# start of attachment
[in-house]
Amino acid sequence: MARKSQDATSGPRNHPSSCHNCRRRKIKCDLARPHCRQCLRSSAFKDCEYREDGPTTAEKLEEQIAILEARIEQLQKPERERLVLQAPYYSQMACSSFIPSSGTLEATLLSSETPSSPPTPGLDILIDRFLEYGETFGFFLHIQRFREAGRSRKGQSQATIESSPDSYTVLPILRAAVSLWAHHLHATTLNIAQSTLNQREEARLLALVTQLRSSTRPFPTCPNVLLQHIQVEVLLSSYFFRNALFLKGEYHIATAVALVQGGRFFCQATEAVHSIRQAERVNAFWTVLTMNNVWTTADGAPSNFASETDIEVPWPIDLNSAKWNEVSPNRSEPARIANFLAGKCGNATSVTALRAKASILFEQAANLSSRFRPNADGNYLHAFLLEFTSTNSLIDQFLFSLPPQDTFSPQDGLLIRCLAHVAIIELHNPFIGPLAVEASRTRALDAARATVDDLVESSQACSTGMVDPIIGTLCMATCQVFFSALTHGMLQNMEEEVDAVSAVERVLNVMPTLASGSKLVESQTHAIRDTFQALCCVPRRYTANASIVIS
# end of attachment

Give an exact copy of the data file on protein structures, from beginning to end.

[in-house]
Amino acid sequence: MARKSQDATSGPRNHPSSCHNCRRRKIKCDLARPHCRQCLRSSAFKDCEYREDGPTTAEKLEEQIAILEARIEQLQKPERERLVLQAPYYSQMACSSFIPSSGTLEATLLSSETPSSPPTPGLDILIDRFLEYGETFGFFLHIQRFREAGRSRKGQSQATIESSPDSYTVLPILRAAVSLWAHHLHATTLNIAQSTLNQREEARLLALVTQLRSSTRPFPTCPNVLLQHIQVEVLLSSYFFRNALFLKGEYHIATAVALVQGGRFFCQATEAVHSIRQAERVNAFWTVLTMNNVWTTADGAPSNFASETDIEVPWPIDLNSAKWNEVSPNRSEPARIANFLAGKCGNATSVTALRAKASILFEQAANLSSRFRPNADGNYLHAFLLEFTSTNSLIDQFLFSLPPQDTFSPQDGLLIRCLAHVAIIELHNPFIGPLAVEASRTRALDAARATVDDLVESSQACSTGMVDPIIGTLCMATCQVFFSALTHGMLQNMEEEVDAVSAVERVLNVMPTLASGSKLVESQTHAIRDTFQALCCVPRRYTANASIVIS